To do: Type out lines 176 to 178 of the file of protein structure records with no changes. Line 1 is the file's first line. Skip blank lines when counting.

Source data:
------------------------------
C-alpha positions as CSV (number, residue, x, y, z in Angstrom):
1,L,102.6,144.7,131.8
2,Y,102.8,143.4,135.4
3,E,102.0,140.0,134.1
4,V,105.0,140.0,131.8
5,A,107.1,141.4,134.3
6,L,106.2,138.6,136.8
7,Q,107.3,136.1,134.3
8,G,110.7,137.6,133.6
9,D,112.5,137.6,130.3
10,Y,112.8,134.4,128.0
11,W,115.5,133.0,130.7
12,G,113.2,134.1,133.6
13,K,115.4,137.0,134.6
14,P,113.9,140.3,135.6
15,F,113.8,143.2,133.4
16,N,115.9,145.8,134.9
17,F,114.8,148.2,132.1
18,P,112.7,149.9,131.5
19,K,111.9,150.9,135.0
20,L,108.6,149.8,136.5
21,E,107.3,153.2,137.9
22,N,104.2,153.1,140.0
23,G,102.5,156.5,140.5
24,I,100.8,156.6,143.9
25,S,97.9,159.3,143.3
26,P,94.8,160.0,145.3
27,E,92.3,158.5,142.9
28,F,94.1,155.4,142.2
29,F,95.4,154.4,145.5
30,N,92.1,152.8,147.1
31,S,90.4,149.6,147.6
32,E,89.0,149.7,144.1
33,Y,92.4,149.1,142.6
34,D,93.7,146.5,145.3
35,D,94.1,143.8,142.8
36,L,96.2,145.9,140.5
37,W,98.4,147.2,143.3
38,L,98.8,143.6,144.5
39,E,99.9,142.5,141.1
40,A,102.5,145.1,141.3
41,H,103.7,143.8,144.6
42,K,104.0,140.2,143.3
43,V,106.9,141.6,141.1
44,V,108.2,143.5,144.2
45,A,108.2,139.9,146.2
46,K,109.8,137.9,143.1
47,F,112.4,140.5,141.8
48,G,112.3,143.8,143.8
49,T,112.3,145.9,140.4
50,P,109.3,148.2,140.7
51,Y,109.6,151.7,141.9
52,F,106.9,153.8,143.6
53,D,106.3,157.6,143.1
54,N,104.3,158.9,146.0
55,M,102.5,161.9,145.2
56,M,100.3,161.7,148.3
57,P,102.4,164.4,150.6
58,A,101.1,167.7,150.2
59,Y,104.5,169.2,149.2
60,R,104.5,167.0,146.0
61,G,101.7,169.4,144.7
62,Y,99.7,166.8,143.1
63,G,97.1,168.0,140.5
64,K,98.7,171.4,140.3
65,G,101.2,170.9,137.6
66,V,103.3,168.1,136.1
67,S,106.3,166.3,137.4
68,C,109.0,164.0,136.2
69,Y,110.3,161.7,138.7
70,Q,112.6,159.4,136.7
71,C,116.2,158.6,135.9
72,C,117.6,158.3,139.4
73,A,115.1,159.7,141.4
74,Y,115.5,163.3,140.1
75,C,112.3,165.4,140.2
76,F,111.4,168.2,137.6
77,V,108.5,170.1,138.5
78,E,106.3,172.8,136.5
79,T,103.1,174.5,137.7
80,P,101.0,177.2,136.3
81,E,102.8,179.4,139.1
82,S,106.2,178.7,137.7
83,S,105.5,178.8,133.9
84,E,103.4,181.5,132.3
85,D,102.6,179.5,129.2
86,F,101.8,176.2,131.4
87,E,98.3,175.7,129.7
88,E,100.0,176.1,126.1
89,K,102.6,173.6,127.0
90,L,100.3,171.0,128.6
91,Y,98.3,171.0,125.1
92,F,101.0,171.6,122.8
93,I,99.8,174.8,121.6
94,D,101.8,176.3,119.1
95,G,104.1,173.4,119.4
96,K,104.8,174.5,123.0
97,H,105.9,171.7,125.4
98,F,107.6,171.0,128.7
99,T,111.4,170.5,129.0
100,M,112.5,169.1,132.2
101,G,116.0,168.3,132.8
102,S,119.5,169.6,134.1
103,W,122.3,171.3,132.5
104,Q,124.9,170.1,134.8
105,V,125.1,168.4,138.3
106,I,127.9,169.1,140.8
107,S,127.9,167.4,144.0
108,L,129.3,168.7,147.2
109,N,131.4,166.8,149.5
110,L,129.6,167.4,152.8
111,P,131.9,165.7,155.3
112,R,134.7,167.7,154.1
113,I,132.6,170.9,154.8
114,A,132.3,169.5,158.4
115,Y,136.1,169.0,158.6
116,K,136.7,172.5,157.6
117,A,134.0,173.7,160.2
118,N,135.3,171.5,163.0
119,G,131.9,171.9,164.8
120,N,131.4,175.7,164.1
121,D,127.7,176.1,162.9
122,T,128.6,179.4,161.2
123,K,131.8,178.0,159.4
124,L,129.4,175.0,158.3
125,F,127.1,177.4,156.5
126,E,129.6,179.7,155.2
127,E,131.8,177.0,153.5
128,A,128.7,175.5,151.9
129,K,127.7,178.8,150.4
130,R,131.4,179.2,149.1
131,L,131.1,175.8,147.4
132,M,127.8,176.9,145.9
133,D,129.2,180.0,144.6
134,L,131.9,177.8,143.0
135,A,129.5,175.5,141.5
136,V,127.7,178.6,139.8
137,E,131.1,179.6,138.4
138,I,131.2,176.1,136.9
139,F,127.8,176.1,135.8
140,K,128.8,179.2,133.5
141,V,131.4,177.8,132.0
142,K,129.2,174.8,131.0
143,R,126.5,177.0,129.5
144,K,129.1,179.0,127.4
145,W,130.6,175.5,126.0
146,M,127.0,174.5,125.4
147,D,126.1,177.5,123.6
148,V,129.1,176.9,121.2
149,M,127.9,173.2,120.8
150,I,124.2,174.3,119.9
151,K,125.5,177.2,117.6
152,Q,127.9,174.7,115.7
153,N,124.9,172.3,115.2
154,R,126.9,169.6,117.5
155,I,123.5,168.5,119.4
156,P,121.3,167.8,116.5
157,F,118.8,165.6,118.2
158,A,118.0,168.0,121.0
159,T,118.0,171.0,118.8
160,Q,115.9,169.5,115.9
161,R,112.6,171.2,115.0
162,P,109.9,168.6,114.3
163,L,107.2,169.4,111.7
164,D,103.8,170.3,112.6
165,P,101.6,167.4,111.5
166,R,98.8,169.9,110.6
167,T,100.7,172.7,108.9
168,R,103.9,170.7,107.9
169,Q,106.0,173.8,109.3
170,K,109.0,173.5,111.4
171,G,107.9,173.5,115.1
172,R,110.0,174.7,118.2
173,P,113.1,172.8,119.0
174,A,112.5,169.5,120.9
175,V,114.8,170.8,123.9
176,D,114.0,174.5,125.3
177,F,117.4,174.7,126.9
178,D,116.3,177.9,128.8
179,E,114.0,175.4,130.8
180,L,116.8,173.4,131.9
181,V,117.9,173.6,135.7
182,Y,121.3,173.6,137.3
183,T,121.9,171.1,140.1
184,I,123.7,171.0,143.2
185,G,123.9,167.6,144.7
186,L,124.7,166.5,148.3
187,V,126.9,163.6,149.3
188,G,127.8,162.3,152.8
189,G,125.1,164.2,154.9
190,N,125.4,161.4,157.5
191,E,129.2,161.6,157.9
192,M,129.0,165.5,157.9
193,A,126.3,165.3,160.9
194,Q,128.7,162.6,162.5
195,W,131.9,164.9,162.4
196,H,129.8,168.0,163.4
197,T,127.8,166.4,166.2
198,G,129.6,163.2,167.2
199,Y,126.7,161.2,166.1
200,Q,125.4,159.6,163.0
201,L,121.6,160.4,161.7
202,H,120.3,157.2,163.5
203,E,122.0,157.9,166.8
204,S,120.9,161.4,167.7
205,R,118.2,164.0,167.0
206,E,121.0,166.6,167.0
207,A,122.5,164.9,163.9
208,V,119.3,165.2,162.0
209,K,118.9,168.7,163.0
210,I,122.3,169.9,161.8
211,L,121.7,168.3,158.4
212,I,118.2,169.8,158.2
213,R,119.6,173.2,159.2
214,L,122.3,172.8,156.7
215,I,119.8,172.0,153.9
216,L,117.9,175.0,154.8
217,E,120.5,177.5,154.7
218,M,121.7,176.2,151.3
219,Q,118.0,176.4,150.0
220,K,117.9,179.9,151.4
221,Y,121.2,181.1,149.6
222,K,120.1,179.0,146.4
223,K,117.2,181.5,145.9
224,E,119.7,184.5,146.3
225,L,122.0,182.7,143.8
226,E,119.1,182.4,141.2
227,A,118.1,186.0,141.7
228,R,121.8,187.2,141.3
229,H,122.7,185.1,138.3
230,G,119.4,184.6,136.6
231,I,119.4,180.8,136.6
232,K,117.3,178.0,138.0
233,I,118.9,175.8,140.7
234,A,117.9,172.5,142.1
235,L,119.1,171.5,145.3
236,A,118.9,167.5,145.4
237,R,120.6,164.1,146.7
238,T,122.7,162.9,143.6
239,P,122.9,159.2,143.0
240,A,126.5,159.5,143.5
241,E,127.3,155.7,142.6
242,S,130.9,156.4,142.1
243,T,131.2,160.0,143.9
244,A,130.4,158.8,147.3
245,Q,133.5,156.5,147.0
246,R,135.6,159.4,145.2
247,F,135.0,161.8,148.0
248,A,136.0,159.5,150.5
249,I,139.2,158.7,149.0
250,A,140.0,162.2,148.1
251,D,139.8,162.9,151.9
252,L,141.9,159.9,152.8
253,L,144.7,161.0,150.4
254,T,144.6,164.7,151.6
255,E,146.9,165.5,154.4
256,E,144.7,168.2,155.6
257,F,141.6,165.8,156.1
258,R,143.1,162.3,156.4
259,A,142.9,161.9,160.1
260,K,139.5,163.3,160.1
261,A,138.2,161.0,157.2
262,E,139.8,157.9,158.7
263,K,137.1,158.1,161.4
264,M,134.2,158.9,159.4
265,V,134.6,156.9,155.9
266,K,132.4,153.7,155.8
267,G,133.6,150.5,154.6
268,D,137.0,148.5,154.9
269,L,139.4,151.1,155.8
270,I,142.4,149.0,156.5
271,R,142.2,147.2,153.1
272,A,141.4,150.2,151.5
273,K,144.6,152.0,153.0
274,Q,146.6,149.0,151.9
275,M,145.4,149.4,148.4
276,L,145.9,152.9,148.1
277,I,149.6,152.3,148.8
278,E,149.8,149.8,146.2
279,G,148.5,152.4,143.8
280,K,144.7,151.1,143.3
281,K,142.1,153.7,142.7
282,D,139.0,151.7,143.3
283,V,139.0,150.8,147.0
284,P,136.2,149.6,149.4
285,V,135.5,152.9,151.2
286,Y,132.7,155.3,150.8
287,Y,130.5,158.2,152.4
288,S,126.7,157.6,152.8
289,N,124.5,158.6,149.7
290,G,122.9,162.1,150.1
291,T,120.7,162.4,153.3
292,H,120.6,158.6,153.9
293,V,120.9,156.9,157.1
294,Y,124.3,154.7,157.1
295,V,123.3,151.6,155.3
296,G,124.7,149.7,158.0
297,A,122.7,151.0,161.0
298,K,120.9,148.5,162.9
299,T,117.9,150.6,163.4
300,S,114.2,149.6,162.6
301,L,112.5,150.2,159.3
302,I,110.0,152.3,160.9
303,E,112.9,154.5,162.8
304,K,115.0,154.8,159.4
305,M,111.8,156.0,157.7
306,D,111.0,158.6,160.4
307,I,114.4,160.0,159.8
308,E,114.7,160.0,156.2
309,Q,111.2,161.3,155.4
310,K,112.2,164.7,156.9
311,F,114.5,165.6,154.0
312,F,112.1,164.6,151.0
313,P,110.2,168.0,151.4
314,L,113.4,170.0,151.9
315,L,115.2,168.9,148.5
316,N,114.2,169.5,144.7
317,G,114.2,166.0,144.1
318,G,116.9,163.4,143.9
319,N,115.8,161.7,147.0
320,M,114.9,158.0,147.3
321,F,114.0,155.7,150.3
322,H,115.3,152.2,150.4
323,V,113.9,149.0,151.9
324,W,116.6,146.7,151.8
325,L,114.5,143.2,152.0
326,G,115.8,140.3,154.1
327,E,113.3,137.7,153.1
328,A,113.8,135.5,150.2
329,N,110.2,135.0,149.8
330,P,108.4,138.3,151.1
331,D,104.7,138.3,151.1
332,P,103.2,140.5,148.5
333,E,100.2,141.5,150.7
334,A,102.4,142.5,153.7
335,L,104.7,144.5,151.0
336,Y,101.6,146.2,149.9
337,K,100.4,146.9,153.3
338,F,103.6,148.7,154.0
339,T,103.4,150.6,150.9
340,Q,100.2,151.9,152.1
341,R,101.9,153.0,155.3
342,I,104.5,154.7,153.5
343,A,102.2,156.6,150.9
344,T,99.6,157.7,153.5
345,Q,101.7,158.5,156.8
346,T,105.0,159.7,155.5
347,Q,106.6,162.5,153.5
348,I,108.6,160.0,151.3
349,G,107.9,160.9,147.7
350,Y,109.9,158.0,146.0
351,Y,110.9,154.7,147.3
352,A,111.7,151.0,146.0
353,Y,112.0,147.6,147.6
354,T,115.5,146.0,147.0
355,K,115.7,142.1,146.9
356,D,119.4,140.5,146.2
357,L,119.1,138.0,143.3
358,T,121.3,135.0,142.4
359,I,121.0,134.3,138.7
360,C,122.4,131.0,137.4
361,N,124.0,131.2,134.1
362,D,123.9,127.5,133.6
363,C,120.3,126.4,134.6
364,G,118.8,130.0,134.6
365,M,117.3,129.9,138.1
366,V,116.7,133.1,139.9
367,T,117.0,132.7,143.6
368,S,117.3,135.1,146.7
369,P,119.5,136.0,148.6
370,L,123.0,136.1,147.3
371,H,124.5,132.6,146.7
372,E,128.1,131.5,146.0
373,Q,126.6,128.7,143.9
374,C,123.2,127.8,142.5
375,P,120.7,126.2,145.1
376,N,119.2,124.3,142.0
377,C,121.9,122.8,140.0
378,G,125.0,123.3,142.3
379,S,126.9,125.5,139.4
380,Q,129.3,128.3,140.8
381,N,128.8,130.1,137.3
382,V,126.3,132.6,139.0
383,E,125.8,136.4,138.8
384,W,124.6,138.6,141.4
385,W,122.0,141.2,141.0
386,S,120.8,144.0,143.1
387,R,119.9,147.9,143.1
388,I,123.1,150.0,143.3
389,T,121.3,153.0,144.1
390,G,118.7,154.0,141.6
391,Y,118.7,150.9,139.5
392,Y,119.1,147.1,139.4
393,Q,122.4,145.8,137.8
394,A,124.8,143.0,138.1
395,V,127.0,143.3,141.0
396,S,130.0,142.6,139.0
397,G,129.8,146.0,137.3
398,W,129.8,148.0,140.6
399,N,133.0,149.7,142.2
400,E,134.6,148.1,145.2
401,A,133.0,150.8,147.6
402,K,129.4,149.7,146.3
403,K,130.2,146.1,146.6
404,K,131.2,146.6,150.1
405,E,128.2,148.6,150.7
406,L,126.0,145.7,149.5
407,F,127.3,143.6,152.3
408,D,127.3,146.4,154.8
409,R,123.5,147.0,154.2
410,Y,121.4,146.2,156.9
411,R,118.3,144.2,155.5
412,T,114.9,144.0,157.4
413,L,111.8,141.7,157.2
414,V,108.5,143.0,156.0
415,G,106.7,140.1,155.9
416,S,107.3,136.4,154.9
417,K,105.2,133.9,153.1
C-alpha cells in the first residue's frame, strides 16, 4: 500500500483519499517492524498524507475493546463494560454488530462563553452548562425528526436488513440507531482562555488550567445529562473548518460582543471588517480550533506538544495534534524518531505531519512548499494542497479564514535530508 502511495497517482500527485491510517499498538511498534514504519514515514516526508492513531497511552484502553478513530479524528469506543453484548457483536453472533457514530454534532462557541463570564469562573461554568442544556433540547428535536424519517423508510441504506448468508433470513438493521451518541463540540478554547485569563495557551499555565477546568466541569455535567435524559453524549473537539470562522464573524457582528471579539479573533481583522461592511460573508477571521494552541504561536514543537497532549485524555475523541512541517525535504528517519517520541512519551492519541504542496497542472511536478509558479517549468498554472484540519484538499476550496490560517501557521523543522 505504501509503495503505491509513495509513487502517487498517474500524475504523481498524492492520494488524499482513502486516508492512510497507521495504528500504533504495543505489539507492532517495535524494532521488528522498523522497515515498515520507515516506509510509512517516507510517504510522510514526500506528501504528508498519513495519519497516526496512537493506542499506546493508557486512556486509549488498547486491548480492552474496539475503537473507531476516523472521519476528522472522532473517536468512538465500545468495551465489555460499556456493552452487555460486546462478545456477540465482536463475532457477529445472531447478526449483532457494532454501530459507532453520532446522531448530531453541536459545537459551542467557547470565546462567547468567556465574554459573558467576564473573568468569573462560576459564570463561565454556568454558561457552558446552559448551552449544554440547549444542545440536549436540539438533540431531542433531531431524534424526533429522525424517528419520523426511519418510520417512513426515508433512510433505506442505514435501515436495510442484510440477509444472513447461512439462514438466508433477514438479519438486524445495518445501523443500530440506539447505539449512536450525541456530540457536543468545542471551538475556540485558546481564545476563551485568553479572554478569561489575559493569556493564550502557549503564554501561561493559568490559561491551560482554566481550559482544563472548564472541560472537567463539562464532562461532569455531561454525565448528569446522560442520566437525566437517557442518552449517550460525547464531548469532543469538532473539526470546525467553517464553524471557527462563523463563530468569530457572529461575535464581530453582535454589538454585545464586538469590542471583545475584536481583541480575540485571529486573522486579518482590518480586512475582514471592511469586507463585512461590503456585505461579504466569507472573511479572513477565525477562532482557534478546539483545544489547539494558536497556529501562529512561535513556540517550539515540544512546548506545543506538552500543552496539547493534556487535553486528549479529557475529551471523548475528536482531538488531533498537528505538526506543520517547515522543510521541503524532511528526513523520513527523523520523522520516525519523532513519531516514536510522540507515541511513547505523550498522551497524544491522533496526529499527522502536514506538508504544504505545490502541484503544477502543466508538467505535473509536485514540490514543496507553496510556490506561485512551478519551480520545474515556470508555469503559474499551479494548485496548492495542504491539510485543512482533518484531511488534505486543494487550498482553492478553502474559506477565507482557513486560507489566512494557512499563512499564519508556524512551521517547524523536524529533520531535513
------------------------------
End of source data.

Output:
175,V,114.8,170.8,123.9
176,D,114.0,174.5,125.3
177,F,117.4,174.7,126.9